Mainly for Disaster Recovery and consistency. Should you have to rebuild the server then running the scripts is easier and more reliable than re-running the Wizard – there’s less chance somebody can enter different values and therefore cause issues with the Replication.

So, let’s have a look at the scripts behind this wizard.

Firstly – I have three servers, installed as separate instances on the same machine:
Publisher-A, as the Publisher
Distributor-B as the Distributor and
Subscriber-C as the Subscriber.
Currently none of these servers are configured for Replication. All instances were installed to cater for Replication but that is all.

Firstly, make sure the Agent Services are running – it makes life easier and you will need them to actual perform the replication tasks. SQL Configuration Manager can be used for this.

There are four scripts in the standard Distributor creation, gleaned from scripting the Wizard. All of these script are being executed on ‘Distributor-B’ and of course I’ve replaced the server name – I may well be working in a secure environment but there’s no need to tempt anybody.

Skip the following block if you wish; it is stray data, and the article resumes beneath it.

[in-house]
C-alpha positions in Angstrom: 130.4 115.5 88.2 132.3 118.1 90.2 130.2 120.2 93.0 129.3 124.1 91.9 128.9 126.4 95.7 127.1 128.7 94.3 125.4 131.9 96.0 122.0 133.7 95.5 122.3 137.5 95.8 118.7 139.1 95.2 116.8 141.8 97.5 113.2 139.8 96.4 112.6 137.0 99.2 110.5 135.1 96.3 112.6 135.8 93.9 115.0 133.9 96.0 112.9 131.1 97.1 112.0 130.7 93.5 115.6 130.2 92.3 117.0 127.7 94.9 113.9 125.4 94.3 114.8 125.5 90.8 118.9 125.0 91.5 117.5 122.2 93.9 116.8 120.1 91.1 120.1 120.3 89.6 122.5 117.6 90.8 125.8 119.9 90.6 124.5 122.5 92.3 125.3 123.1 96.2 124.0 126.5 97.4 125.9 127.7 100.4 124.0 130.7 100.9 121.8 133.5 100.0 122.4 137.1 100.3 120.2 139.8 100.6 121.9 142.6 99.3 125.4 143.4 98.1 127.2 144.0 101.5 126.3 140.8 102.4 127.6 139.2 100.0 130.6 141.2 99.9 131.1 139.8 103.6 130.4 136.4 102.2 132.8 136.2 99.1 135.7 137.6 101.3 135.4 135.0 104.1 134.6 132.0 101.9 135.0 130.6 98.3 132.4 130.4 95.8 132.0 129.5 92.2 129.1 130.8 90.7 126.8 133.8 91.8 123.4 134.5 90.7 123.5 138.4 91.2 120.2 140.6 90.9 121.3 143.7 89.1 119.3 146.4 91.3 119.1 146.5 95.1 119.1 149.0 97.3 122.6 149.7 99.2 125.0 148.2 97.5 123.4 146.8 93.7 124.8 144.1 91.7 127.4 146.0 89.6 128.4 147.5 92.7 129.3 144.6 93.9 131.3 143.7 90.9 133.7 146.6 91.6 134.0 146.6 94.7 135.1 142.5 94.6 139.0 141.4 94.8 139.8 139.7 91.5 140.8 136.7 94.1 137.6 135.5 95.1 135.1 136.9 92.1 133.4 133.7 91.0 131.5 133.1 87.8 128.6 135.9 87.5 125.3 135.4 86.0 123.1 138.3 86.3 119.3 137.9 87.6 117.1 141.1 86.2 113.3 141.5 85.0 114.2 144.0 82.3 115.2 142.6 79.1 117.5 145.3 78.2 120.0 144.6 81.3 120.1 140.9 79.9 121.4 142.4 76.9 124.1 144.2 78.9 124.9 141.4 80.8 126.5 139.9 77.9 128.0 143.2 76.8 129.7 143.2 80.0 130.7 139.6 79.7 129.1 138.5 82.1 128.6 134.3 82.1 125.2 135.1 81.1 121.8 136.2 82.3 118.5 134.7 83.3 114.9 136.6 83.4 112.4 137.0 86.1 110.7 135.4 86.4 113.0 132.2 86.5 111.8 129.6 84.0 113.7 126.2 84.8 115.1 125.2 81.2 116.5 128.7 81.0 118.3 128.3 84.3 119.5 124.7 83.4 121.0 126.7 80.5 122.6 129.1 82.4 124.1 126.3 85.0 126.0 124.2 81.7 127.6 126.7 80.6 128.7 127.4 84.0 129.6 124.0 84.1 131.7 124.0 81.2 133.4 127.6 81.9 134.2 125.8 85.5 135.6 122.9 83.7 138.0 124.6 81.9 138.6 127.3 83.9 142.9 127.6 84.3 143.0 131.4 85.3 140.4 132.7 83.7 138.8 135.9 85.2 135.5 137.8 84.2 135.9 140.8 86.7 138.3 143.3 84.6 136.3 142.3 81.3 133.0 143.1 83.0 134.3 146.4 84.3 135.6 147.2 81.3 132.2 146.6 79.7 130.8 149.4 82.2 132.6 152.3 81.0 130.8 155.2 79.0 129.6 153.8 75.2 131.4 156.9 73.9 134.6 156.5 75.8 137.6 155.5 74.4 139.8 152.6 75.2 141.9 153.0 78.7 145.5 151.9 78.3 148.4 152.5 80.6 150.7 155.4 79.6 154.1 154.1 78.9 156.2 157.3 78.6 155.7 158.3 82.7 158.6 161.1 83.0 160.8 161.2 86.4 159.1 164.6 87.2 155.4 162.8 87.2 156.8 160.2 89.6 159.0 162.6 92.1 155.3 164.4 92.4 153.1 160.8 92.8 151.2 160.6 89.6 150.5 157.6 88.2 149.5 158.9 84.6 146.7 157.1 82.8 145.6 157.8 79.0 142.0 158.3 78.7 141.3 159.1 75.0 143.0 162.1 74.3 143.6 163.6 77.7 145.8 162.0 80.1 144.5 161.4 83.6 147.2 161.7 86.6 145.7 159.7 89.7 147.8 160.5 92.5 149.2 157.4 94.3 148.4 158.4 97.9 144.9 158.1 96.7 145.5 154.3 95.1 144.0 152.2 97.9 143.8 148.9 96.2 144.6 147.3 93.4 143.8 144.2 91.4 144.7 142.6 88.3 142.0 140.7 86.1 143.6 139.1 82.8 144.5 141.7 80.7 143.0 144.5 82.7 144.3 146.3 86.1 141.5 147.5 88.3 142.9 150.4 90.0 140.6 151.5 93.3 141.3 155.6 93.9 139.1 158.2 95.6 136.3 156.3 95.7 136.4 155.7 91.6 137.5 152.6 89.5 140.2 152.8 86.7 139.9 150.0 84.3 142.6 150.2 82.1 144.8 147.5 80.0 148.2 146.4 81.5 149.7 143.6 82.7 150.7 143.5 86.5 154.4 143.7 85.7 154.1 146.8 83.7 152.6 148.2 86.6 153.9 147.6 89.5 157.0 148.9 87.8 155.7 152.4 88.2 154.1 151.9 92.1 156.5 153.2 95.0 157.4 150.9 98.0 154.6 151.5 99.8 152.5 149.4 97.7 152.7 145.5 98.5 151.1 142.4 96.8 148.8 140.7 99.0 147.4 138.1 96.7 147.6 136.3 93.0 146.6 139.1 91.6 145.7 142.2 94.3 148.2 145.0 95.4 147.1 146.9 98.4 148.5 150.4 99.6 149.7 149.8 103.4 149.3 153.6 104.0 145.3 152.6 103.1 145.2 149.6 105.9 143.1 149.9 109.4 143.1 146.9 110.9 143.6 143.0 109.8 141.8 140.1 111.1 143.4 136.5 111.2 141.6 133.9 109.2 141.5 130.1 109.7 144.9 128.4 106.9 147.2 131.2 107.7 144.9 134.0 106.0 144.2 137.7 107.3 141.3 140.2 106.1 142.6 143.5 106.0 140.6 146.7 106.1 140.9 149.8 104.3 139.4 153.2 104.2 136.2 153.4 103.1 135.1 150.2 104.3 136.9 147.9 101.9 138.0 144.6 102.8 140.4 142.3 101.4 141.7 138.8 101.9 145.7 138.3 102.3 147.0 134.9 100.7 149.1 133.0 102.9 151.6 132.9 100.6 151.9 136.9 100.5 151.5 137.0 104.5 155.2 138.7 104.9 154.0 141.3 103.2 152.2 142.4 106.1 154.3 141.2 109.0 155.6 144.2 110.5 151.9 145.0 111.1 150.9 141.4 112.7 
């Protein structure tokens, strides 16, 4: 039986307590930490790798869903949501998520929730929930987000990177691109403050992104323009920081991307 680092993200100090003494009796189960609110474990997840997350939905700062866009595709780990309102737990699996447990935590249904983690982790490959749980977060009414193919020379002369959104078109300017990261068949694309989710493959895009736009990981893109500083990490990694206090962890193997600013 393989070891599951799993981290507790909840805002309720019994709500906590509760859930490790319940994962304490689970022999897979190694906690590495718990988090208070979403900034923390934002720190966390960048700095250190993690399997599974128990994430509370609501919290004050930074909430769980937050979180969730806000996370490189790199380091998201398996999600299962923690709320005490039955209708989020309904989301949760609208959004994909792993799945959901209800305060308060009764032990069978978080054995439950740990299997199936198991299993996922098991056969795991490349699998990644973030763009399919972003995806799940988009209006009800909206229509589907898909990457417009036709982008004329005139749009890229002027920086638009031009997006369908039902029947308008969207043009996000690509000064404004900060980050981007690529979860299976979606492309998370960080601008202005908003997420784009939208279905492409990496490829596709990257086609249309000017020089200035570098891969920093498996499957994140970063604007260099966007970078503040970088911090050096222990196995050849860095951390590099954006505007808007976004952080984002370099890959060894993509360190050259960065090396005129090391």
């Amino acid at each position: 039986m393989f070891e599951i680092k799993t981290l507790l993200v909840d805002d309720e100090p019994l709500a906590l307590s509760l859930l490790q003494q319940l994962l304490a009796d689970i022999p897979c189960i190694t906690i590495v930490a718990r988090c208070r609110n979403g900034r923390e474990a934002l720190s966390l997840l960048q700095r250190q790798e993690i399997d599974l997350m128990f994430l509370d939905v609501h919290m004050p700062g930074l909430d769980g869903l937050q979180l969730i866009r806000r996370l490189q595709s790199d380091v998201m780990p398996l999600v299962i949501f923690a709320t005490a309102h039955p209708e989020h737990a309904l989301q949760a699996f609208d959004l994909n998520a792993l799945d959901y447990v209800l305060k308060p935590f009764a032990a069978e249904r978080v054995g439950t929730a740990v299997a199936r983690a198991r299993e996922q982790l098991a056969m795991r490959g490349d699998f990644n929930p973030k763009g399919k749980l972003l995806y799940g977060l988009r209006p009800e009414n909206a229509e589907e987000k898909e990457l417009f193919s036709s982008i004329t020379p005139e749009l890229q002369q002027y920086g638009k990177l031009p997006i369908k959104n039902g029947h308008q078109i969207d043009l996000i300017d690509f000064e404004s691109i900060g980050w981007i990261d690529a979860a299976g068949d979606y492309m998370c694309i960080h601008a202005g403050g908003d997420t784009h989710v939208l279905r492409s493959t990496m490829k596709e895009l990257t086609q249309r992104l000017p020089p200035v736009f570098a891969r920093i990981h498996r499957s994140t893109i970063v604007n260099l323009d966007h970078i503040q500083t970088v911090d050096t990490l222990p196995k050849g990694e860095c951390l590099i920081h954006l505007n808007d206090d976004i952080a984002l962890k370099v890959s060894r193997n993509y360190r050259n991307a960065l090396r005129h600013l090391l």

1. Designate the Distributor server:

use master
exec sp_adddistributor 
     @distributor = N'9999-PC\Distributor-B', 
     @password = N'Spr0uts' 

Having executed this code you will see an additional entry in sys.sysservers, giving ‘srvname’ of ‘repl_distributor’ and showing ‘dist’ as 1. An associated entries under ‘Linked Servers’ within SSMS will also be visible.

Next, create the Distibutor database:

exec sp_adddistributiondb @database = N'distribution', 
			@data_folder = N'C:\Program Files\Microsoft SQL Server\MSSQL11.Distributor-B\MSSQL\DATA', 
			@log_folder = N'C:\Program Files\Microsoft SQL Server\MSSQL11.Distributor-B\MSSQL\DATA', 
			@log_file_size = 2, 
			@min_distretention = 0, 
			@max_distretention = 72, 
			@history_retention = 48, 
			@security_mode = 0, 
			@login = N'sa',--login used when connecting to the distributor to create the distribution database